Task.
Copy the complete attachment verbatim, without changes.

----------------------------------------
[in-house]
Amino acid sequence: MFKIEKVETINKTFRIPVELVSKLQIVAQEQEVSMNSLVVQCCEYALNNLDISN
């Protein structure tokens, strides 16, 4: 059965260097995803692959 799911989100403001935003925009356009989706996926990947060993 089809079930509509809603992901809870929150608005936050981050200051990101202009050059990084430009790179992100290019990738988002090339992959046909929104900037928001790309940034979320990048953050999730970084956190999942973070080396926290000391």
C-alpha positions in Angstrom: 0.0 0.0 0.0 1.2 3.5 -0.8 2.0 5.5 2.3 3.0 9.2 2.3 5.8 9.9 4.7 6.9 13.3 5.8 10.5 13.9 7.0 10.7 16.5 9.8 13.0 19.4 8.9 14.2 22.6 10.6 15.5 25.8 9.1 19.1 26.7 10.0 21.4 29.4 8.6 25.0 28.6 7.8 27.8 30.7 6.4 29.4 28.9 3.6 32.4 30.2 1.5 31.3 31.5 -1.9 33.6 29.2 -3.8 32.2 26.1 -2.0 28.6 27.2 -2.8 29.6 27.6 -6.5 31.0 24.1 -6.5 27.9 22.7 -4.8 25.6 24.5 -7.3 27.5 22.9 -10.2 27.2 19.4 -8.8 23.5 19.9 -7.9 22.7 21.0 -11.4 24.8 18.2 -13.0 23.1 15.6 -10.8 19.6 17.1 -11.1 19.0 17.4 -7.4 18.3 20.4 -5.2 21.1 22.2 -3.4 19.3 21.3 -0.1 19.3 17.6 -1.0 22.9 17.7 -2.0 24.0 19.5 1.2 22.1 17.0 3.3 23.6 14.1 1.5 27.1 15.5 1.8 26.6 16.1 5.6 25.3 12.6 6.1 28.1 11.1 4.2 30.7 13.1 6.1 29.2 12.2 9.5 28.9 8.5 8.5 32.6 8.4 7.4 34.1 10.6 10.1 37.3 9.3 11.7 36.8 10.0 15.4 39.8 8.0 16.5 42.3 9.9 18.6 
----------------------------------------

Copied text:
[in-house]
Amino acid sequence: MFKIEKVETINKTFRIPVELVSKLQIVAQEQEVSMNSLVVQCCEYALNNLDISN
């Protein structure tokens, strides 16, 4: 059965260097995803692959 799911989100403001935003925009356009989706996926990947060993 089809079930509509809603992901809870929150608005936050981050200051990101202009050059990084430009790179992100290019990738988002090339992959046909929104900037928001790309940034979320990048953050999730970084956190999942973070080396926290000391």
C-alpha positions in Angstrom: 0.0 0.0 0.0 1.2 3.5 -0.8 2.0 5.5 2.3 3.0 9.2 2.3 5.8 9.9 4.7 6.9 13.3 5.8 10.5 13.9 7.0 10.7 16.5 9.8 13.0 19.4 8.9 14.2 22.6 10.6 15.5 25.8 9.1 19.1 26.7 10.0 21.4 29.4 8.6 25.0 28.6 7.8 27.8 30.7 6.4 29.4 28.9 3.6 32.4 30.2 1.5 31.3 31.5 -1.9 33.6 29.2 -3.8 32.2 26.1 -2.0 28.6 27.2 -2.8 29.6 27.6 -6.5 31.0 24.1 -6.5 27.9 22.7 -4.8 25.6 24.5 -7.3 27.5 22.9 -10.2 27.2 19.4 -8.8 23.5 19.9 -7.9 22.7 21.0 -11.4 24.8 18.2 -13.0 23.1 15.6 -10.8 19.6 17.1 -11.1 19.0 17.4 -7.4 18.3 20.4 -5.2 21.1 22.2 -3.4 19.3 21.3 -0.1 19.3 17.6 -1.0 22.9 17.7 -2.0 24.0 19.5 1.2 22.1 17.0 3.3 23.6 14.1 1.5 27.1 15.5 1.8 26.6 16.1 5.6 25.3 12.6 6.1 28.1 11.1 4.2 30.7 13.1 6.1 29.2 12.2 9.5 28.9 8.5 8.5 32.6 8.4 7.4 34.1 10.6 10.1 37.3 9.3 11.7 36.8 10.0 15.4 39.8 8.0 16.5 42.3 9.9 18.6 